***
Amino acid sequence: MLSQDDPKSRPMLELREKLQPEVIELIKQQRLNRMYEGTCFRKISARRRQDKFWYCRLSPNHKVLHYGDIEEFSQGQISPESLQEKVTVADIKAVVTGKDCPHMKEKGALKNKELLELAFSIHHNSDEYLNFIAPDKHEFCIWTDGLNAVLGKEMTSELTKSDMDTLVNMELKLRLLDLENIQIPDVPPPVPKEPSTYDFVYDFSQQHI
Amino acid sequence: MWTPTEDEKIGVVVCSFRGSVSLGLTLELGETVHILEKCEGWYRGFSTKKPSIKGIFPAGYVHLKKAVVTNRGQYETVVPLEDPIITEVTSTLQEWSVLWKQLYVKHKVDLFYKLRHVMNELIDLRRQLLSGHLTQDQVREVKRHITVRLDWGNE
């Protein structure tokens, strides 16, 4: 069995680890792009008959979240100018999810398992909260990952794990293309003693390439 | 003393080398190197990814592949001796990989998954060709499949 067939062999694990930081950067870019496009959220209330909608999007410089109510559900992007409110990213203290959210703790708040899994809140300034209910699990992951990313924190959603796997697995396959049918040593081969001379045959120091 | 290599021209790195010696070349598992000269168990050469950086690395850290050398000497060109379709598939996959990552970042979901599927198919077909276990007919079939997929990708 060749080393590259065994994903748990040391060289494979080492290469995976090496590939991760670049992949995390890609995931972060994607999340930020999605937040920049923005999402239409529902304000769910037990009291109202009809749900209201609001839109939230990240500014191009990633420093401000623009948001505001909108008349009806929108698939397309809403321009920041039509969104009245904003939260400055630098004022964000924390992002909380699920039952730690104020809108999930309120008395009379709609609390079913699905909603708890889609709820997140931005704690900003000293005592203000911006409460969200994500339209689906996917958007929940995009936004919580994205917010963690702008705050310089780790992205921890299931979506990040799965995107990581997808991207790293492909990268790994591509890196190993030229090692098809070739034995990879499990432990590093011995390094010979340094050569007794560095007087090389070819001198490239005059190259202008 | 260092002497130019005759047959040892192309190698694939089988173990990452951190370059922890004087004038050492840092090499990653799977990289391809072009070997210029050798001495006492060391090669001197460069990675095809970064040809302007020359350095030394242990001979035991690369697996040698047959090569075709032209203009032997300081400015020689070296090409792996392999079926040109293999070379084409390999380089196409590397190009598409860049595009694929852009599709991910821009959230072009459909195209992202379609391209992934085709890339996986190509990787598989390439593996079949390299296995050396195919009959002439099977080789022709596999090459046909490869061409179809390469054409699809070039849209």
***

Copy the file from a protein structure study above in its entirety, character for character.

Amino acid sequence: MLSQDDPKSRPMLELREKLQPEVIELIKQQRLNRMYEGTCFRKISARRRQDKFWYCRLSPNHKVLHYGDIEEFSQGQISPESLQEKVTVADIKAVVTGKDCPHMKEKGALKNKELLELAFSIHHNSDEYLNFIAPDKHEFCIWTDGLNAVLGKEMTSELTKSDMDTLVNMELKLRLLDLENIQIPDVPPPVPKEPSTYDFVYDFSQQHI
Amino acid sequence: MWTPTEDEKIGVVVCSFRGSVSLGLTLELGETVHILEKCEGWYRGFSTKKPSIKGIFPAGYVHLKKAVVTNRGQYETVVPLEDPIITEVTSTLQEWSVLWKQLYVKHKVDLFYKLRHVMNELIDLRRQLLSGHLTQDQVREVKRHITVRLDWGNE
């Protein structure tokens, strides 16, 4: 069995680890792009008959979240100018999810398992909260990952794990293309003693390439 | 003393080398190197990814592949001796990989998954060709499949 067939062999694990930081950067870019496009959220209330909608999007410089109510559900992007409110990213203290959210703790708040899994809140300034209910699990992951990313924190959603796997697995396959049918040593081969001379045959120091 | 290599021209790195010696070349598992000269168990050469950086690395850290050398000497060109379709598939996959990552970042979901599927198919077909276990007919079939997929990708 060749080393590259065994994903748990040391060289494979080492290469995976090496590939991760670049992949995390890609995931972060994607999340930020999605937040920049923005999402239409529902304000769910037990009291109202009809749900209201609001839109939230990240500014191009990633420093401000623009948001505001909108008349009806929108698939397309809403321009920041039509969104009245904003939260400055630098004022964000924390992002909380699920039952730690104020809108999930309120008395009379709609609390079913699905909603708890889609709820997140931005704690900003000293005592203000911006409460969200994500339209689906996917958007929940995009936004919580994205917010963690702008705050310089780790992205921890299931979506990040799965995107990581997808991207790293492909990268790994591509890196190993030229090692098809070739034995990879499990432990590093011995390094010979340094050569007794560095007087090389070819001198490239005059190259202008 | 260092002497130019005759047959040892192309190698694939089988173990990452951190370059922890004087004038050492840092090499990653799977990289391809072009070997210029050798001495006492060391090669001197460069990675095809970064040809302007020359350095030394242990001979035991690369697996040698047959090569075709032209203009032997300081400015020689070296090409792996392999079926040109293999070379084409390999380089196409590397190009598409860049595009694929852009599709991910821009959230072009459909195209992202379609391209992934085709890339996986190509990787598989390439593996079949390299296995050396195919009959002439099977080789022709596999090459046909490869061409179809390469054409699809070039849209």